Martina Navratilova, one of the most successful tennis players of all time, has revealed that she was paid 10 times less than her male co-star John McEnroe for last year’s Wimbledon coverage.
Navratilova, who won 18 Grand Slam singles titles during her 30-year career before becoming a commentator, made the revelation in an interview with the BBC’s Panorama investigations team.
"John McEnroe makes at least £150,000 - I get about £15,000 for Wimbledon."— Panorama 🌐 (@BBCPanorama) March 19, 2018
Former tennis champion and Wimbledon commentator @martina talks about the pay inequality at the BBC #BBCPanoramapic.twitter.com/qKMUnsypS0
She alleged that she was told by the BBC she would be receiving a salary comparable to the men who were doing the same job as her.
But, when the BBC revealed its top-paid talent last summer, she found out that her co-star John McEnroe received at least £150,000 — compared to her £15,000 salary.
“It’s still the good old boys network,” she told Panorama. “The bottom line is that male voices are valued more than women’s voices.”
“It’s shocking if really, this happens to me then, you know, for me it’s a part-time job, it’s two weeks of my life,” she said. “But for the women that work there full time, maybe the discrepancy’s not that large, but it adds up over a lifetime, it adds up to an amazing amount of money.”
But the BBC defended the disparity, saying in a statement that McEnroe’s role was of “a different scale, scope, and time commitment” to Navratilova’s, and that gender didn’t come into it.
“He is a defining voice within the BBC’s coverage,” said the BBC. “He is widely considered to be the best expert/commentator in the sport, highly valued by our audiences, and his contract means he cannot work for another UK broadcaster without our permission.”
It added: “They are simply not comparable.”
McEnroe, who won seven Grand Slam singles titles before retiring from tennis, appeared in the list of the BBC’s top-paid talent last year as earning between £150,000 and £199,999.
Guess who has played in the most Wimbledon singles finals? And, won the most times? Hint: she’s in the picture below. Thank you @Martina for being a fierce role model in tennis and beyond. https://t.co/Wdd2eWXQnV— Chelsea Clinton (@ChelseaClinton) March 19, 2018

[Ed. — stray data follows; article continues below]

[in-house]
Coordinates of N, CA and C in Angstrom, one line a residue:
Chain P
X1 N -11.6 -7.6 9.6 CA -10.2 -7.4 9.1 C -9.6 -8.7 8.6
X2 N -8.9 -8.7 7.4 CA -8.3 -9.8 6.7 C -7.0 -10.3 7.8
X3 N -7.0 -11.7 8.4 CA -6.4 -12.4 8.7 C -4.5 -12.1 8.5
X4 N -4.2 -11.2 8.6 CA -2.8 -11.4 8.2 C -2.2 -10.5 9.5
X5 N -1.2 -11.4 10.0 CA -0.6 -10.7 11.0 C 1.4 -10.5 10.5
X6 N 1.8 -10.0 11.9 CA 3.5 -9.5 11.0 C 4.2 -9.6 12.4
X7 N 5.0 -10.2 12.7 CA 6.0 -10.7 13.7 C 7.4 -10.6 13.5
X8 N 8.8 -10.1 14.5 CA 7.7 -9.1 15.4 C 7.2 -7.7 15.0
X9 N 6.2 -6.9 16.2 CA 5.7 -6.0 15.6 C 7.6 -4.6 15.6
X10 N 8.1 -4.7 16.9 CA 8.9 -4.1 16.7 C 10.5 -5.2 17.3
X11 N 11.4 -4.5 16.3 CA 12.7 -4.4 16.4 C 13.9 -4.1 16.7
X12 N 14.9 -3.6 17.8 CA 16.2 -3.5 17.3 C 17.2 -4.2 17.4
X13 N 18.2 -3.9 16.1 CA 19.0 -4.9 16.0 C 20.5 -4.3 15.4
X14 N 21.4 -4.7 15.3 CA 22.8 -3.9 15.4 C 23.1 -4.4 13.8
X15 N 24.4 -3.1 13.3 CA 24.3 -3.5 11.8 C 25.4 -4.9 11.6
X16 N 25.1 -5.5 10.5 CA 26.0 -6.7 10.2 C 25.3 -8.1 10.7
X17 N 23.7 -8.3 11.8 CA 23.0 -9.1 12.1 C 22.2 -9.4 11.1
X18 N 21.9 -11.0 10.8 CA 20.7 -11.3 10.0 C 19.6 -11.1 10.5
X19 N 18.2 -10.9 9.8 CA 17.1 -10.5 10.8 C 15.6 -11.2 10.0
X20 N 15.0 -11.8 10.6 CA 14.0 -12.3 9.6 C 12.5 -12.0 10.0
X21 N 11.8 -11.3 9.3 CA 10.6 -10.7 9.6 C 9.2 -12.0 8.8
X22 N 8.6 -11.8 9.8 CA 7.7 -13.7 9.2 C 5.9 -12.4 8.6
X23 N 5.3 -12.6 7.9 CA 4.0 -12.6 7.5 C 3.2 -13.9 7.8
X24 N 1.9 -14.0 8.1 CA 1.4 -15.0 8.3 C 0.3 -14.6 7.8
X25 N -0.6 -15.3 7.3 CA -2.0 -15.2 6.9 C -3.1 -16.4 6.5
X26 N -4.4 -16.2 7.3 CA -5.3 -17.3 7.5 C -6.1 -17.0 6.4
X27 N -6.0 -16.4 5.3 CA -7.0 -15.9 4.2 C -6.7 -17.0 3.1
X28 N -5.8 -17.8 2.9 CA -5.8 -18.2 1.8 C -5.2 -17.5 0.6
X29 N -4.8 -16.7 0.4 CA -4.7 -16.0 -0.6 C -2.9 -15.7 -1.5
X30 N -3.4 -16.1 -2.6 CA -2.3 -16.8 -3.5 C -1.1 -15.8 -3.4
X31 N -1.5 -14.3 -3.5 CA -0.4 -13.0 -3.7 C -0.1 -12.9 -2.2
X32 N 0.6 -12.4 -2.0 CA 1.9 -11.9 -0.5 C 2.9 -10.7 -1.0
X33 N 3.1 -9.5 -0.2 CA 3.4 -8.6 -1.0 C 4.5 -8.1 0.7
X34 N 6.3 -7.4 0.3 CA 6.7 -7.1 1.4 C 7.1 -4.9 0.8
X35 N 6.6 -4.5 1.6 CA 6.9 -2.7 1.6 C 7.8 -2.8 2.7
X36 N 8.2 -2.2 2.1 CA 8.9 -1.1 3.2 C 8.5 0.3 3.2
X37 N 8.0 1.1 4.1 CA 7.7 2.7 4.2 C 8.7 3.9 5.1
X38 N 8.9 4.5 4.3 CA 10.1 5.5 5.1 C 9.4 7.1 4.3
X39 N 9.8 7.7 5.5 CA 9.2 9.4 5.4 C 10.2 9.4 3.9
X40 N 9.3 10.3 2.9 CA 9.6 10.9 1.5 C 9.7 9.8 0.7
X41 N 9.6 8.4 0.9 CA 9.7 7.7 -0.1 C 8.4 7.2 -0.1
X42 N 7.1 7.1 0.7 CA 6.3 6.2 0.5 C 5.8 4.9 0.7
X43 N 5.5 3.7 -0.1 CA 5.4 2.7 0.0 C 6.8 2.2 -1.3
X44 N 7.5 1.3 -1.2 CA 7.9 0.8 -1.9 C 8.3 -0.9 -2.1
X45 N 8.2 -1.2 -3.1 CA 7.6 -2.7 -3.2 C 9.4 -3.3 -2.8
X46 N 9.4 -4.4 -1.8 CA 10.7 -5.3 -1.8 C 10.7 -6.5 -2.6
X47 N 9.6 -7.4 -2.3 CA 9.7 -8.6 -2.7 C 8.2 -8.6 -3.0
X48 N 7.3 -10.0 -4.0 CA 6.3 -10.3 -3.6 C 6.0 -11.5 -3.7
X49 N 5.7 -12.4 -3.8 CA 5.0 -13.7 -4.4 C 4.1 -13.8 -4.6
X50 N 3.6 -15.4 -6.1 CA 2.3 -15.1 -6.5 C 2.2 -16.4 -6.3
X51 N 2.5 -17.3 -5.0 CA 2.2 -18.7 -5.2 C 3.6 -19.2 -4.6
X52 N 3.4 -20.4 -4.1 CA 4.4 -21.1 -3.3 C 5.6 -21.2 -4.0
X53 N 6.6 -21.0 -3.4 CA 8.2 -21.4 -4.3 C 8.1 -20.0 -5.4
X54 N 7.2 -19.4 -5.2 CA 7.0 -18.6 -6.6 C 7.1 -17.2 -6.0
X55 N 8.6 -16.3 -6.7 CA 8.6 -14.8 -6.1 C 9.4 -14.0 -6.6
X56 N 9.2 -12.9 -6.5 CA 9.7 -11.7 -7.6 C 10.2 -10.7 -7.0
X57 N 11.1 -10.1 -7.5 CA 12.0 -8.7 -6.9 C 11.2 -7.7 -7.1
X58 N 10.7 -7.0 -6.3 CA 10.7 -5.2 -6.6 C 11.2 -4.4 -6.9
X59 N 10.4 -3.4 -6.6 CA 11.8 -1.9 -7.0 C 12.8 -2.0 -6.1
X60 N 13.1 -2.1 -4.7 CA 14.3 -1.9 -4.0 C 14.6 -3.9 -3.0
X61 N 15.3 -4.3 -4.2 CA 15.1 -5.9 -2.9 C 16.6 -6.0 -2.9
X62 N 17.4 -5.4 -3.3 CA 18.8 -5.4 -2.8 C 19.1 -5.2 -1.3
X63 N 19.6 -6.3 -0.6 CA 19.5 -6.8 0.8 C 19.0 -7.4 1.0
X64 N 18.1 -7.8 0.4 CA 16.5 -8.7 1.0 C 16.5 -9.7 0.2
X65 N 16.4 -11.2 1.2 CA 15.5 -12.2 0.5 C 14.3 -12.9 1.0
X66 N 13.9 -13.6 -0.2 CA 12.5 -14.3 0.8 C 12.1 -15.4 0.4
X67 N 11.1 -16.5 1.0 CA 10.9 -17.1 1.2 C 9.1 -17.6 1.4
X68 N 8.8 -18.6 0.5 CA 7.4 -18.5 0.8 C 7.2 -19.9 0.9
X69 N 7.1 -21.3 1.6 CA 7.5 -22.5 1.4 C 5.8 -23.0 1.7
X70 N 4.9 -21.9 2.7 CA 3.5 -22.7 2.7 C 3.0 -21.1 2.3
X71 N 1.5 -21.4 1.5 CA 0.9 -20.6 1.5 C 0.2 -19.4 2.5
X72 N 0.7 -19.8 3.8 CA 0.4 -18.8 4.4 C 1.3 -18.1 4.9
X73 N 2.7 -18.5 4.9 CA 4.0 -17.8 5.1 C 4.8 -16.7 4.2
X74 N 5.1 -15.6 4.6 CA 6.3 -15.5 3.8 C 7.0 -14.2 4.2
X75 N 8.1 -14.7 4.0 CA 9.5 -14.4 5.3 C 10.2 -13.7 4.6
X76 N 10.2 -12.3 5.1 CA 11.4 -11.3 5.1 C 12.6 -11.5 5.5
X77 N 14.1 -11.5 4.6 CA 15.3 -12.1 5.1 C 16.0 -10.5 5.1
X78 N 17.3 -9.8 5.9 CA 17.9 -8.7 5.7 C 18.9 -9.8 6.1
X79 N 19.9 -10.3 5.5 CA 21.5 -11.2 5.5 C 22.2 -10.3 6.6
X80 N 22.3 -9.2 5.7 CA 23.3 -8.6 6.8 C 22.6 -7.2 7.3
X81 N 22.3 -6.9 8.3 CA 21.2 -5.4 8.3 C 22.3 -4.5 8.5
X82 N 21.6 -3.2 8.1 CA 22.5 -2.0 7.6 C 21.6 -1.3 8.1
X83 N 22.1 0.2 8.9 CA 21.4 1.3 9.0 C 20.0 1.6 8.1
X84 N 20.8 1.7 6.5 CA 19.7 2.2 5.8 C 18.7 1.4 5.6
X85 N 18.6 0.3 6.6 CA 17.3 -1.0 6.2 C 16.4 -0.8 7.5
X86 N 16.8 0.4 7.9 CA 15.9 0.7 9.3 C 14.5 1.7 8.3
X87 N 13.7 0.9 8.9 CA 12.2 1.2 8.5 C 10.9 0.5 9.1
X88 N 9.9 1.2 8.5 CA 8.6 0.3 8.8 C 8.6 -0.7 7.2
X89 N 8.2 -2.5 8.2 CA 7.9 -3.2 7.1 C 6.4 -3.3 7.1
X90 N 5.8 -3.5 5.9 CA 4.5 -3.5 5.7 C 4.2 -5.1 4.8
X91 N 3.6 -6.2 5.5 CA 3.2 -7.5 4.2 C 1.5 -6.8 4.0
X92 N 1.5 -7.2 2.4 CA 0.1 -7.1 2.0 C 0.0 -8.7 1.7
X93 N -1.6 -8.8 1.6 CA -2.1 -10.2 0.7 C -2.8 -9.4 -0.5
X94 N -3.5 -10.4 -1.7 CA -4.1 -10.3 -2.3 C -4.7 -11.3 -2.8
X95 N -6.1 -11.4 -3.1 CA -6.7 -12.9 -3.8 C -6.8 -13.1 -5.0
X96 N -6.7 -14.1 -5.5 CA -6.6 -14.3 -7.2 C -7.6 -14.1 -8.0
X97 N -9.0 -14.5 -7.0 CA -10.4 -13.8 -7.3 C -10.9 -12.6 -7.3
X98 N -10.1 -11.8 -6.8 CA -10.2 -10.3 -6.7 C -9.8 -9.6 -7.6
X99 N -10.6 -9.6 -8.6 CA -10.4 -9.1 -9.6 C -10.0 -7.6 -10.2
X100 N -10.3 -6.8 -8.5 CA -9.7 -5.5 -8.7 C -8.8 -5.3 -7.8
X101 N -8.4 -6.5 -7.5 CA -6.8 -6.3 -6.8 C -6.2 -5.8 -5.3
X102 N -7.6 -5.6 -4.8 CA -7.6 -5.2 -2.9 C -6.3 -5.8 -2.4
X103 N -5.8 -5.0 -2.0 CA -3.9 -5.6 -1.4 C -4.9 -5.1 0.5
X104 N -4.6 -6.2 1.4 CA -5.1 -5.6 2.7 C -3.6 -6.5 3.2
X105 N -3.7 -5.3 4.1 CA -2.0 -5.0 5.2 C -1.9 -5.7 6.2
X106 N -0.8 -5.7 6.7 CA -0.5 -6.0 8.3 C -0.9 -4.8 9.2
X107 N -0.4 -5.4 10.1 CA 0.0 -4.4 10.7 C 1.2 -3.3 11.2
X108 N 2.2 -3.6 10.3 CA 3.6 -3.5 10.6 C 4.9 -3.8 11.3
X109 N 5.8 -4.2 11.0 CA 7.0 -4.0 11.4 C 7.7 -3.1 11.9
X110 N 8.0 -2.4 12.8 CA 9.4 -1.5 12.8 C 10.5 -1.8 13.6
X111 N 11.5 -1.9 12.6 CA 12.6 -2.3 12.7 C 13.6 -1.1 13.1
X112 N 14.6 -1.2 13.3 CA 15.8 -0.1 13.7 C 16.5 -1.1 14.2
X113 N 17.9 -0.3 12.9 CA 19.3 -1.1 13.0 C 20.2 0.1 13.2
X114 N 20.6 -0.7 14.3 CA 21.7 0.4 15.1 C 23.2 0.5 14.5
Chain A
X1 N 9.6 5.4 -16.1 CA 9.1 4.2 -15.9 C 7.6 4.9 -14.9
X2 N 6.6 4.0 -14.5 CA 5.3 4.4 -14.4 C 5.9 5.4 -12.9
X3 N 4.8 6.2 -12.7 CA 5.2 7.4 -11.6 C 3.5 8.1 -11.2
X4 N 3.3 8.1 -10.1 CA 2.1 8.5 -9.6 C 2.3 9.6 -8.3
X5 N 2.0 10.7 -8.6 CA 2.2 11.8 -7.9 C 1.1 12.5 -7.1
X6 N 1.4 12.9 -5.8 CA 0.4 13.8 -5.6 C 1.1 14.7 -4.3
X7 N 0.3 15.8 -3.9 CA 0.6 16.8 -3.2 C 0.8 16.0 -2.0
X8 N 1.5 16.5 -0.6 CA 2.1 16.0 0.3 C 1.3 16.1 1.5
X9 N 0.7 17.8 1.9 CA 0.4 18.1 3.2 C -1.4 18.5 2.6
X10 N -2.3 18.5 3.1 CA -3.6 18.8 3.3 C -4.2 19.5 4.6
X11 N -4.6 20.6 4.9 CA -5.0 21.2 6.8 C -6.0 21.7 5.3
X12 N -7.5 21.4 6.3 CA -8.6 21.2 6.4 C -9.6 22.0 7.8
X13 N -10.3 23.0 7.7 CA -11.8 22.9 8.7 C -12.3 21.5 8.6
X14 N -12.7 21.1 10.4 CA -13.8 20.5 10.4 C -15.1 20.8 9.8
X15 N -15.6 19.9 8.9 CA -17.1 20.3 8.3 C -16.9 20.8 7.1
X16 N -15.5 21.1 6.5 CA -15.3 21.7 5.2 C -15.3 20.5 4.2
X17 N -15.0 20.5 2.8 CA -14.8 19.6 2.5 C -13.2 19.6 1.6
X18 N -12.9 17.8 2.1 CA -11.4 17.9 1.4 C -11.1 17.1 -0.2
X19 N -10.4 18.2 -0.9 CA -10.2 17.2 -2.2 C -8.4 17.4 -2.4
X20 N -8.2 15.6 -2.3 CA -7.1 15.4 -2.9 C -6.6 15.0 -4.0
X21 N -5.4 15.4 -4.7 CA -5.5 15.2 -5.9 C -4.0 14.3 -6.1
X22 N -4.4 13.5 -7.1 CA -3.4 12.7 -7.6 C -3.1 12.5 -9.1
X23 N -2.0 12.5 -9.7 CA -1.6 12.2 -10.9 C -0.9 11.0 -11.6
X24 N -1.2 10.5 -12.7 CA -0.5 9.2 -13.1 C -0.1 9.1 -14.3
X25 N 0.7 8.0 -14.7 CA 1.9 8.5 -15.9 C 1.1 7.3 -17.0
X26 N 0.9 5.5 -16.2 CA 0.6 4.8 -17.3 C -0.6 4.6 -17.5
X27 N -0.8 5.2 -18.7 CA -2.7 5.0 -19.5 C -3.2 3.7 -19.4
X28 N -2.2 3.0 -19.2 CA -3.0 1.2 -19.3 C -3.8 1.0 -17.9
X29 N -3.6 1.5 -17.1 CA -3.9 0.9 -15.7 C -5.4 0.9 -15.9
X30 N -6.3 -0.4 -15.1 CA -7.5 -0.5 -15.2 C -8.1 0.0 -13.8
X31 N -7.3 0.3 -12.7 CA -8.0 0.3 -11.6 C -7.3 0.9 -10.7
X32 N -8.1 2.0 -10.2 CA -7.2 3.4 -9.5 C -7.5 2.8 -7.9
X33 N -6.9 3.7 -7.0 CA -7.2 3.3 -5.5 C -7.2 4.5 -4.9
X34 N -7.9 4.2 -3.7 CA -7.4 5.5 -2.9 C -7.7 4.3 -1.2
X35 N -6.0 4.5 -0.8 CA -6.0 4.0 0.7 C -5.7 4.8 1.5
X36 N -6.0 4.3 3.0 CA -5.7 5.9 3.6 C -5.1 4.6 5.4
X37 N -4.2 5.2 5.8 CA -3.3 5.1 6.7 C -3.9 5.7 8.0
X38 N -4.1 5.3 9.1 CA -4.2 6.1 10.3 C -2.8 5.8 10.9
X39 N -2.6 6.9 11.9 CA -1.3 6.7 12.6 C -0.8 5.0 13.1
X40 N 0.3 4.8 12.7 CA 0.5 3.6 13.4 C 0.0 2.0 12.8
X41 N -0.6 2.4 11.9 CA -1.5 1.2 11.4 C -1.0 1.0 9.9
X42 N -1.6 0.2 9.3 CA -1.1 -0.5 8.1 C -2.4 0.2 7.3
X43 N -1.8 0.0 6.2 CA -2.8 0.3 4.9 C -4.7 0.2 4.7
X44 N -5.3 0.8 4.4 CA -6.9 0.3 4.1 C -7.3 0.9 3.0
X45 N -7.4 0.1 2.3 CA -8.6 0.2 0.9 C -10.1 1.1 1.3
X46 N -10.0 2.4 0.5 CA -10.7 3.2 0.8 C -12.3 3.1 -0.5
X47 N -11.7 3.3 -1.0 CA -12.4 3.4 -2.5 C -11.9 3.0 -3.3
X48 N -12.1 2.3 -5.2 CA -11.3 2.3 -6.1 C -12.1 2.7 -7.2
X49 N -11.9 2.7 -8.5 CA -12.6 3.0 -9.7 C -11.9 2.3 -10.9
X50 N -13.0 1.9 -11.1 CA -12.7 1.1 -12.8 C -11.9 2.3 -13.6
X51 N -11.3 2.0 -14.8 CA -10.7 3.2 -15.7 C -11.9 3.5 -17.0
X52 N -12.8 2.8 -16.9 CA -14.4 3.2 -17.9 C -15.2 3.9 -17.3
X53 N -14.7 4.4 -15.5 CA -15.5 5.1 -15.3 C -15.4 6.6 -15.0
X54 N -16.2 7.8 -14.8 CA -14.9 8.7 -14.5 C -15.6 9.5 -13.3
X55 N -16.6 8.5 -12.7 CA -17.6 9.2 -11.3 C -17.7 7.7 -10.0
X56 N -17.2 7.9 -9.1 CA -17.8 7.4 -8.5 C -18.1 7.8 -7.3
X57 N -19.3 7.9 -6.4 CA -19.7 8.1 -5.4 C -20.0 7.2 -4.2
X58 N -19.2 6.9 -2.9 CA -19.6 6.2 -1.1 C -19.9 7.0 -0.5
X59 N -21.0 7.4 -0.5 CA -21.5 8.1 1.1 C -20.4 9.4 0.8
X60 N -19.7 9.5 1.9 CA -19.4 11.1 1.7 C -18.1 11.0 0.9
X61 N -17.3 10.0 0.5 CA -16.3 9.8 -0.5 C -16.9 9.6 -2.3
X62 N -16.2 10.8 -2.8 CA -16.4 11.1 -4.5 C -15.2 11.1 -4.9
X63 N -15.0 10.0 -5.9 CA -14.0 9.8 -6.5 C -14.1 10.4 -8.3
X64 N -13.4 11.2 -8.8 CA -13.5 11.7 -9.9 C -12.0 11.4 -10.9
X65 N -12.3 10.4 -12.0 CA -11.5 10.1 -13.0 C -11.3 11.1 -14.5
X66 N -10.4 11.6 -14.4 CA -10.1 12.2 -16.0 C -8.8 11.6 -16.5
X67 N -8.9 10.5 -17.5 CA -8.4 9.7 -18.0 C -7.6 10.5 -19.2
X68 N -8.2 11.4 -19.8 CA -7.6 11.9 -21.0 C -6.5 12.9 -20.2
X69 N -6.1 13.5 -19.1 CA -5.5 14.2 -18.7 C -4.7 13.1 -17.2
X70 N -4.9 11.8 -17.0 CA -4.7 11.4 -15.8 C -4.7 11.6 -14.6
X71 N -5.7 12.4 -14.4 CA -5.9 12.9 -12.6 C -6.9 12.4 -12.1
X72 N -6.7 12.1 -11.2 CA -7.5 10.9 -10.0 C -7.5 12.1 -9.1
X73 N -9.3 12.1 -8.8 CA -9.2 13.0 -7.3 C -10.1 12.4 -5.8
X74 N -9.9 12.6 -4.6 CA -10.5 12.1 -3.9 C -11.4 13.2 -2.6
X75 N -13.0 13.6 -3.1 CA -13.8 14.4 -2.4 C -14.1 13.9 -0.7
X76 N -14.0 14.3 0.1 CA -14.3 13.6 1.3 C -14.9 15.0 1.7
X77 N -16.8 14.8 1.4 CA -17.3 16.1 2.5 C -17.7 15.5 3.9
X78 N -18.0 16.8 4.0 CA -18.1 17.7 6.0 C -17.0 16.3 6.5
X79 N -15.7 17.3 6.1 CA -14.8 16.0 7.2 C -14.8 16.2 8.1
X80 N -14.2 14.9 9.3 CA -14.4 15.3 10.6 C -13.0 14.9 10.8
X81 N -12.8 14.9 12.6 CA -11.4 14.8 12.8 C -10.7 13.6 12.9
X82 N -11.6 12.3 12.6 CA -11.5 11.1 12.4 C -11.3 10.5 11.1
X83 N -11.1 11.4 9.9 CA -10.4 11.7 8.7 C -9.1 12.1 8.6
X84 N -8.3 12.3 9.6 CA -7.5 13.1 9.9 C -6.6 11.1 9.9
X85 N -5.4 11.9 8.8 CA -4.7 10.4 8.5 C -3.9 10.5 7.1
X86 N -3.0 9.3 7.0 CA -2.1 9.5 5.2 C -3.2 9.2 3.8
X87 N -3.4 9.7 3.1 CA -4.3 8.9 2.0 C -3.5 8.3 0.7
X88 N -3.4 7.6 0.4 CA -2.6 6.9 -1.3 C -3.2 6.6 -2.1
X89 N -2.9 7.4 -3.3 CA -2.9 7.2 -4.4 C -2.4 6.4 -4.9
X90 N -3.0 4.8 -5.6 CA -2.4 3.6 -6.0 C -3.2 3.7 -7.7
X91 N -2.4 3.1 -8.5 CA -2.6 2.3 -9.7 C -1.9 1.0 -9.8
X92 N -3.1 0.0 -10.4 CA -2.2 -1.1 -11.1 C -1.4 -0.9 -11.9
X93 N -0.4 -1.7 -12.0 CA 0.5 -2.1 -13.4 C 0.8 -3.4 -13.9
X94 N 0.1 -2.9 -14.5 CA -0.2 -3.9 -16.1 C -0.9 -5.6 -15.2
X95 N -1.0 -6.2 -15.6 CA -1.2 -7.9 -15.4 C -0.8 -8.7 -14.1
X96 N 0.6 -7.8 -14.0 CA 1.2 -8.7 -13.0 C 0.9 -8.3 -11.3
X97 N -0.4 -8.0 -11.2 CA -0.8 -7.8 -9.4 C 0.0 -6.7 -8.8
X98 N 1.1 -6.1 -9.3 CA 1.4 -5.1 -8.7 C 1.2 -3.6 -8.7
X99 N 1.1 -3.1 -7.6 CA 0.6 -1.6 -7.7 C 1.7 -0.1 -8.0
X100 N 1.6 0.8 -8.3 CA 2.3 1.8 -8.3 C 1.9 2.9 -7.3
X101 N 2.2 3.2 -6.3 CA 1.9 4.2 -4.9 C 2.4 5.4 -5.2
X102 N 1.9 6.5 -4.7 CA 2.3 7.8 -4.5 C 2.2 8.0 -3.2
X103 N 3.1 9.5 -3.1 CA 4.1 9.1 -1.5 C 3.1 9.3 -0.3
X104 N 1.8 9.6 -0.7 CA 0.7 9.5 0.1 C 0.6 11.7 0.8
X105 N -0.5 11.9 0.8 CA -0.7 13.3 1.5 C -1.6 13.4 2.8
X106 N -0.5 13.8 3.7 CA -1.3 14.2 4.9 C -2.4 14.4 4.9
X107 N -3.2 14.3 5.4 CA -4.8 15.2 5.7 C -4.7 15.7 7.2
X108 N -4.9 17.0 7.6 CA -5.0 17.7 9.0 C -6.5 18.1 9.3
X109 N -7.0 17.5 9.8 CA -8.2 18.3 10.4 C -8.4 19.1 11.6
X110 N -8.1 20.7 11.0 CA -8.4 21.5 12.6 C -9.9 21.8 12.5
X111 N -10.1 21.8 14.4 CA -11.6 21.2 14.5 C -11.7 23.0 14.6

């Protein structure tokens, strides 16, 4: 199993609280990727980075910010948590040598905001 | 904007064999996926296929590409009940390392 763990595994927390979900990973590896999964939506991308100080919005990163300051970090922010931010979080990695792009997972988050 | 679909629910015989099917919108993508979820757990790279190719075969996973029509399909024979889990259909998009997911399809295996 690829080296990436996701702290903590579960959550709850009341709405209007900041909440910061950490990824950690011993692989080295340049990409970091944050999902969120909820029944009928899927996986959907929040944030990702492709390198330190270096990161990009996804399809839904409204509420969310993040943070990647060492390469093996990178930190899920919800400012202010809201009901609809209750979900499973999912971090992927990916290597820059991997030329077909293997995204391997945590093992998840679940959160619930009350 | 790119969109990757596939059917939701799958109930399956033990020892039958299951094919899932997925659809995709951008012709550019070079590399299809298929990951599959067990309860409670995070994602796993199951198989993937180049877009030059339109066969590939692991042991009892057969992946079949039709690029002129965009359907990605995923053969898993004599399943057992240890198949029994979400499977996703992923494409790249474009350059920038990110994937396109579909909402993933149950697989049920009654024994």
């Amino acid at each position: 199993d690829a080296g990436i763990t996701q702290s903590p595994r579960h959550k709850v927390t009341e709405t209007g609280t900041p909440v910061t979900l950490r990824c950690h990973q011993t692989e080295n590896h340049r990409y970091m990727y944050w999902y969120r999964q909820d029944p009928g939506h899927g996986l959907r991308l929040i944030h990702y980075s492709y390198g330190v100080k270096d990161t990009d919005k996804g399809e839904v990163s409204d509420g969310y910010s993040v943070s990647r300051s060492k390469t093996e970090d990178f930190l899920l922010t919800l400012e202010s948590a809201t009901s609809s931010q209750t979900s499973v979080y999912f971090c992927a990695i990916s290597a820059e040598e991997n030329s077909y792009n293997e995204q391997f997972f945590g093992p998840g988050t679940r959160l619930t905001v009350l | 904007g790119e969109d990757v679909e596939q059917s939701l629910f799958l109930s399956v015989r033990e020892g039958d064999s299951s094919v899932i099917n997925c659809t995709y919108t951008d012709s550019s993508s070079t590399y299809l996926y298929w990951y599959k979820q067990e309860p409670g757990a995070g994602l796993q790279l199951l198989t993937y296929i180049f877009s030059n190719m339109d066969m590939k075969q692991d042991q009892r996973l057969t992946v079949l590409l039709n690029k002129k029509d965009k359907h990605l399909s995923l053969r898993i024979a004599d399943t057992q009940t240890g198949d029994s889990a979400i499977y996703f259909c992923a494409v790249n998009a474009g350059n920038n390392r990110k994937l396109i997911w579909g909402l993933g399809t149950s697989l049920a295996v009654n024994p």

Sports writer Mike Dickson commented on Twitter that “gender politics are rarely far from the surface in tennis.”
Meanwhile, co-founder of the Women’s Equality Party Catherine Mayer added: “Perhaps McEnroe works longer hours but hard to imagine why BBC pays [Martina Navratilova] just 10% of his fee #YouCannotBeSerious.”
The Navratilova interview was carried out by Panorama for a documentary called “Britain’s Equal Pay Scandal” which will be shown at 7:30pm on March 19.
When the BBC revealed its top earners last summer — everyone earning over £150,000 directly from the publicly paid licence fee — it sparked a huge row about the gender and ethnic pay gaps within the corporation.
The highest seven salaries were all paid out to white men. Not a single woman earned more than £500,000 in the year 2016-7, while no black, Asian, and minority ethnic (BAME) star made it into the top 15.
From 96 names on the list, just a third were female, and only 10 were from BAME backgrounds.
Hey @BBCSport as a fan of tennis and supporter of women's equality I was disgraced to hear how little you pay @Martina for her amazing commentary during @Wimbledon. You CAN and MUST do better on equal pay.— James 👨🎨 (@P2Hags) March 19, 2018
In January, one of the BBC’s leading journalists, Carrie Gracie, quit her role as China editor after learning that her male peers were earning at least 50% more.
A group of more than 130 broadcasters and producers, known as BBCWomen, voiced its support, saying it was “hugely regrettable that an outstanding and award-winning journalist like Carrie Gracie feels she has no option but to resign from her post…because the BBC has not valued her equally with her male counterparts.”
Global Citizen campaigns to achieve the UN’s Global Goals, which include action on gender equality. You can join us by taking action here. Tackling gender inequality around the world is one of our key campaign goals in the run-up to the Commonwealth Summit — to be held in London in April. You can earn free tickets to Global Citizen Live at O2 Academy Brixton by taking action with us on gender equality. Find out more here.